At times, disease prevention advocates must focus on a single message with a clear directive, such as: Get vaccinated against H1N1 or Wash your hands to prevent transmitting hepatitis A. Circumstances generally dictate the nature and content of the prevention message or messages. Yet all health educators know that preventing the majority of infections requires numerous methods of disease prevention.

Heath educators need a simple, multi-message campaign for their arsenal of prevention communications to improve the overall health of the public. Orange Nose Day, a celebration of the top five steps to good health, does just that.


Step 1: Wash Hands

Handwashing is on the uptick in the U.S., but we still have room for improvement to stop the spread of infection. In 2010, 85% of adults washed their hands in public restrooms, compared with 77% in 2007. Yet, only 39% of American adults say they always wash their hands after coughing or sneezing1. When it comes to children, only 58% of female and 48% of male middle- and high-school students washed their hands after using the bathroom. Of these, only 33% of the females and 8% of the males used soap2.

Healthcare workers also lag in hand hygiene compliance. Only 34.3% of healthcare workers are compliant during routine clinical practice3.

These missteps in hand hygiene have devastating and expensive outcomes. Each year, an estimated 2.5 million patients in the U.S. develop healthcare-associated infections that result in 90,000 deaths and cost the healthcare system an estimated $4.5 to $5.7 billion4. Poor hand hygiene contributes to these totals.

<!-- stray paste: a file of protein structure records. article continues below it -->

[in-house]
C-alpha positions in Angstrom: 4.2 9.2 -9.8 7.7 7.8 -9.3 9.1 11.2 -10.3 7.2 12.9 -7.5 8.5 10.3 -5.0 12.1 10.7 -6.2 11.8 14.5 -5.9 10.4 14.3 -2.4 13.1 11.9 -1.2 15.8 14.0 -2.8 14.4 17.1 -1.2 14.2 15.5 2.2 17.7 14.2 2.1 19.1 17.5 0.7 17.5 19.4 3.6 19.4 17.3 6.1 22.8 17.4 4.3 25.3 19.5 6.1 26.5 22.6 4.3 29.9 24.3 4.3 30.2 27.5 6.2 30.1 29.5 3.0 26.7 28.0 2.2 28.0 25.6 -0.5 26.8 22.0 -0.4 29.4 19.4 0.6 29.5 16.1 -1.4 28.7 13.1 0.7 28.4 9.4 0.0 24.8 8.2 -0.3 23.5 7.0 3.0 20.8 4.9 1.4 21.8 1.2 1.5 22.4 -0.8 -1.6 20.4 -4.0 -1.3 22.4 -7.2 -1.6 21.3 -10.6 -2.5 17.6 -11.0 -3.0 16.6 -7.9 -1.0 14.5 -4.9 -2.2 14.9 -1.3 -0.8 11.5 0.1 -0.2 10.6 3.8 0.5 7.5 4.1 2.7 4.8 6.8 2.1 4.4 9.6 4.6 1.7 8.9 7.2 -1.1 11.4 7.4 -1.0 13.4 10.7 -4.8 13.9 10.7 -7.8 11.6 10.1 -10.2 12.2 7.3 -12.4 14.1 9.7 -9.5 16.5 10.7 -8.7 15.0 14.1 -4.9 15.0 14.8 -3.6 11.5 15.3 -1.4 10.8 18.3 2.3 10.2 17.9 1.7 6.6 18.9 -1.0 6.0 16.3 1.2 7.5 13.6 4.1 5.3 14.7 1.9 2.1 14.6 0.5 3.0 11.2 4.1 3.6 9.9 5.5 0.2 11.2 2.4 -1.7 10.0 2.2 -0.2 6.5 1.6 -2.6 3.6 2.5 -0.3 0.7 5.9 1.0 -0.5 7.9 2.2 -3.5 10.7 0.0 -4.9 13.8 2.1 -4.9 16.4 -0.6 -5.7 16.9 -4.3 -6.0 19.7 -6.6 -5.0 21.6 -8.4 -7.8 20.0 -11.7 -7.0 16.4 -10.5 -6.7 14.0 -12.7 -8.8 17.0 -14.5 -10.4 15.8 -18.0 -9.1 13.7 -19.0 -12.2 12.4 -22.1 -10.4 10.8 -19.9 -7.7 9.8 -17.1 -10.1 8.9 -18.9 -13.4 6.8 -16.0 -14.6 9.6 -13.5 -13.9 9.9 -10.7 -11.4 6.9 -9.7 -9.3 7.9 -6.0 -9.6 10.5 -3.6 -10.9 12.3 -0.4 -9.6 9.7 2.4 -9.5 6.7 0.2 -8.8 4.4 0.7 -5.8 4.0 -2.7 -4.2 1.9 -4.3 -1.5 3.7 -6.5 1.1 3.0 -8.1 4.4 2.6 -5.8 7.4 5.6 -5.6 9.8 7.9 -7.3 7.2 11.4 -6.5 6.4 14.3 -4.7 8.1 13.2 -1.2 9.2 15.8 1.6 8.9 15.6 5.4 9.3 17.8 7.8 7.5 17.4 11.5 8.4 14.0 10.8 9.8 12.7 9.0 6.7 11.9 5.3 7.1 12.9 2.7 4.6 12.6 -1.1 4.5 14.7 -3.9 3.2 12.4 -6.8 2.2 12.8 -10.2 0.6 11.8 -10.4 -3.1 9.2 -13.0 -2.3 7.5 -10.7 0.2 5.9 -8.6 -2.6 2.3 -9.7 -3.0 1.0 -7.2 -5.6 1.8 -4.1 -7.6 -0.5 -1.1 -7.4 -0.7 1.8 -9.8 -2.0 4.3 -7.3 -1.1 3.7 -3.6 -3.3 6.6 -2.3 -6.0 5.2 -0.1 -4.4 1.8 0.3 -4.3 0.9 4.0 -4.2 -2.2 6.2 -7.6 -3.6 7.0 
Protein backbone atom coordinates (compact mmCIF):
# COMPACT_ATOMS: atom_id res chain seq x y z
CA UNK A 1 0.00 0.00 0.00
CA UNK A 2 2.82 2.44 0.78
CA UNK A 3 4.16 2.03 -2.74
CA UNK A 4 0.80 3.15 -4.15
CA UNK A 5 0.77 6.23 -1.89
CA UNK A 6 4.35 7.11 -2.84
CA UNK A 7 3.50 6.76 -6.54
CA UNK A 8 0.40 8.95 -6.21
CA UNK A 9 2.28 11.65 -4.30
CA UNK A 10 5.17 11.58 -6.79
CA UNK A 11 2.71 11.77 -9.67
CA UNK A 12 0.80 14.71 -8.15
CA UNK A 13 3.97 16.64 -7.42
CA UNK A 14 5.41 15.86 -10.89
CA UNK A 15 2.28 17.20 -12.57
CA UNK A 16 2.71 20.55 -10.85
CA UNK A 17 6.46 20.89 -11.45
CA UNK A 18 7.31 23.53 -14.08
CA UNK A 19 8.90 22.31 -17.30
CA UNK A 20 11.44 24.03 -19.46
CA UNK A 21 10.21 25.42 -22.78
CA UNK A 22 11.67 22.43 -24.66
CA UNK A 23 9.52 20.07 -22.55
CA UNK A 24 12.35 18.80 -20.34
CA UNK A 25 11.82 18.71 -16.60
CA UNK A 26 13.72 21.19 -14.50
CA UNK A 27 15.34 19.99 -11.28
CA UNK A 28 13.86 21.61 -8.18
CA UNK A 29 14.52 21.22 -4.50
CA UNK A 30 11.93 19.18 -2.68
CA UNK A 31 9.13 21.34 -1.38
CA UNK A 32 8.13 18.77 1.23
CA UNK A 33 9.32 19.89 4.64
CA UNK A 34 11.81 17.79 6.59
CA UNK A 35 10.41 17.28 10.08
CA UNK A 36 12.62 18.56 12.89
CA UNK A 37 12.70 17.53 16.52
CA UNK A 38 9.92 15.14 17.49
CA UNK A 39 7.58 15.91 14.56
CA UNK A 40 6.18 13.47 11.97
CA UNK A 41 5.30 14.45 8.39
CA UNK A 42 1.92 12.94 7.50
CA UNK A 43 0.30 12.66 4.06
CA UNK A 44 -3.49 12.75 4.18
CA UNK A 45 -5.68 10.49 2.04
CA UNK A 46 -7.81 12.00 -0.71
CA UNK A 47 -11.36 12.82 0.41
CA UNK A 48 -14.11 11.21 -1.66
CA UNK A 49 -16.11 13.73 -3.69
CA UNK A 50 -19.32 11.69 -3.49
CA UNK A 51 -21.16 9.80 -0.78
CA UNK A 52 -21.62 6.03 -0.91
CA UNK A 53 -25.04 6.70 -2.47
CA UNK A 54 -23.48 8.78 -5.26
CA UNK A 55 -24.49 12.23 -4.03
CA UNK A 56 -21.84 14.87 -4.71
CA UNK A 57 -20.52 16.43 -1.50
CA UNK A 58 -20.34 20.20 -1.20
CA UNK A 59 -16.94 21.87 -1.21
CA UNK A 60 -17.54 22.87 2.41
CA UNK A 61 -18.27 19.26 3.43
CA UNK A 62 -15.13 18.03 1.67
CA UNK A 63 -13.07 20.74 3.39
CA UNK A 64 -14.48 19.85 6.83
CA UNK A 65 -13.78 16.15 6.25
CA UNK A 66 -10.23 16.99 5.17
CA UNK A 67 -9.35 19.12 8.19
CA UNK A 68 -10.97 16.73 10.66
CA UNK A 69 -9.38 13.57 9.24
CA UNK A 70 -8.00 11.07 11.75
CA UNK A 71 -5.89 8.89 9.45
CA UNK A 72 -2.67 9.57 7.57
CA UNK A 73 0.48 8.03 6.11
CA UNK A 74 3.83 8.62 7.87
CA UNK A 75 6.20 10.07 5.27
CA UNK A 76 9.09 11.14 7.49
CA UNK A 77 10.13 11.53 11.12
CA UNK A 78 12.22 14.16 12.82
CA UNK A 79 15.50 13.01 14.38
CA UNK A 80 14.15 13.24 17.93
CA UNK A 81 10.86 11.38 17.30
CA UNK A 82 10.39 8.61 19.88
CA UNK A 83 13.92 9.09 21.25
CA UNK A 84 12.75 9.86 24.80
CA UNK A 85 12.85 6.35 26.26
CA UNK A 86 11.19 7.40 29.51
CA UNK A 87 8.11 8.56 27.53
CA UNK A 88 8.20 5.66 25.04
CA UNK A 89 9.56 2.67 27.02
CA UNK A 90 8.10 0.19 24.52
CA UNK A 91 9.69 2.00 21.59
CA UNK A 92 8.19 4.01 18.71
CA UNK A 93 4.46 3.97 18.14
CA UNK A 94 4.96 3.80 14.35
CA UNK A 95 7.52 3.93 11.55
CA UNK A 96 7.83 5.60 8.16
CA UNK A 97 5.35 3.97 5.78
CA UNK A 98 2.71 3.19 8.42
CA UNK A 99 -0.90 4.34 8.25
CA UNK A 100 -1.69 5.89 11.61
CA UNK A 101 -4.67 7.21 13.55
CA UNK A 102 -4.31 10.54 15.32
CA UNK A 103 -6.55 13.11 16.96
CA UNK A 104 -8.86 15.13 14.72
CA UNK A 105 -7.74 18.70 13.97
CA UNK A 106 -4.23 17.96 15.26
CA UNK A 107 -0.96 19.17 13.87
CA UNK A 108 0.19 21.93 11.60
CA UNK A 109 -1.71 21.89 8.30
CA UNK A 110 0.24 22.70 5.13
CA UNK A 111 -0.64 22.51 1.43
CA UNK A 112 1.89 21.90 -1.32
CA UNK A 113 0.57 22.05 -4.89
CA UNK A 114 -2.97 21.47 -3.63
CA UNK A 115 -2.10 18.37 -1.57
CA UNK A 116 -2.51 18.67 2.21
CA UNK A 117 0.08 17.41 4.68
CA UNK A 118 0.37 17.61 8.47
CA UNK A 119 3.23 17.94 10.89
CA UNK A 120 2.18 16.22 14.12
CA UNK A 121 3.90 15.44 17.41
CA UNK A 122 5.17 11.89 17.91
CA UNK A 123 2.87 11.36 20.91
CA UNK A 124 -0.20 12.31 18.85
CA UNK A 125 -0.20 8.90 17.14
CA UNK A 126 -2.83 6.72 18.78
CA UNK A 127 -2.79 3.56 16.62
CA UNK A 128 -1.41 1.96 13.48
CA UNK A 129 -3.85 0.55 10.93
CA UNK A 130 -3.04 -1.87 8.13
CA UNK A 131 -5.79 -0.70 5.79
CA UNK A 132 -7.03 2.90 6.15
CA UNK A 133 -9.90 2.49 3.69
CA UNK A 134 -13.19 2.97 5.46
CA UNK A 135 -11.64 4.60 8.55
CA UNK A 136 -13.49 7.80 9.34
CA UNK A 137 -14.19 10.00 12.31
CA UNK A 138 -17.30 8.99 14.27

With education, people perform adequate hand hygiene and the community as a whole sees a difference. For instance:

My Healthy Arkansas Initiative, a multi-faceted hand hygiene education program in Jonesboro, AR – At the conclusion of the study, researchers confirmed a 25% reduction in the incidence of skin and skin structure infections presenting to the hospital emergency department compared to the beginning of the study. The most common isolate from the wound cultures was methicillin-resistant Staphylococcus aureus5.


Step 2: Get Immunized

Adult vaccination rates are dismally low:

  • Influenza (without high-risk conditions): 19–49 years, 19.7%; 50–64 years, 34.2%; healthcare workers, 52.9%6
  • Tdap: 20.7%7
  • Hepatitis A: For adults ages 19–49 years, rate is low overall (9.8%) but slightly higher (15.0% versus 7.1%) among travelers outside of the U.S. to countries other than Europe, Japan, Australia, New Zealand, or Canada since 1995.
  • Hepatitis B: Hepatitis B vaccination coverage in 2009 was similar between non-Hispanic whites (43.2%) and non-Hispanic blacks (43.6%). The estimate for Hispanics was 36.7%.

Adolescent vaccination rates are better, but nowhere near creating the “herd immunity” we need to stop the spread of vaccine-preventable diseases:8

  • Tdap – 56%
  • Meningococcal conjugate vaccine – 54%
  • All three doses of human papillomavirus (HPV) vaccine – 27%

We need higher vaccination rates to keep these and other diseases at bay:

  • Influenza: Approximately 250,000–500,000 new cases of influenza occur each year in the U.S. Influenza viruses cause 20,000 deaths and 200,000 hospitalizations each year in the U.S..9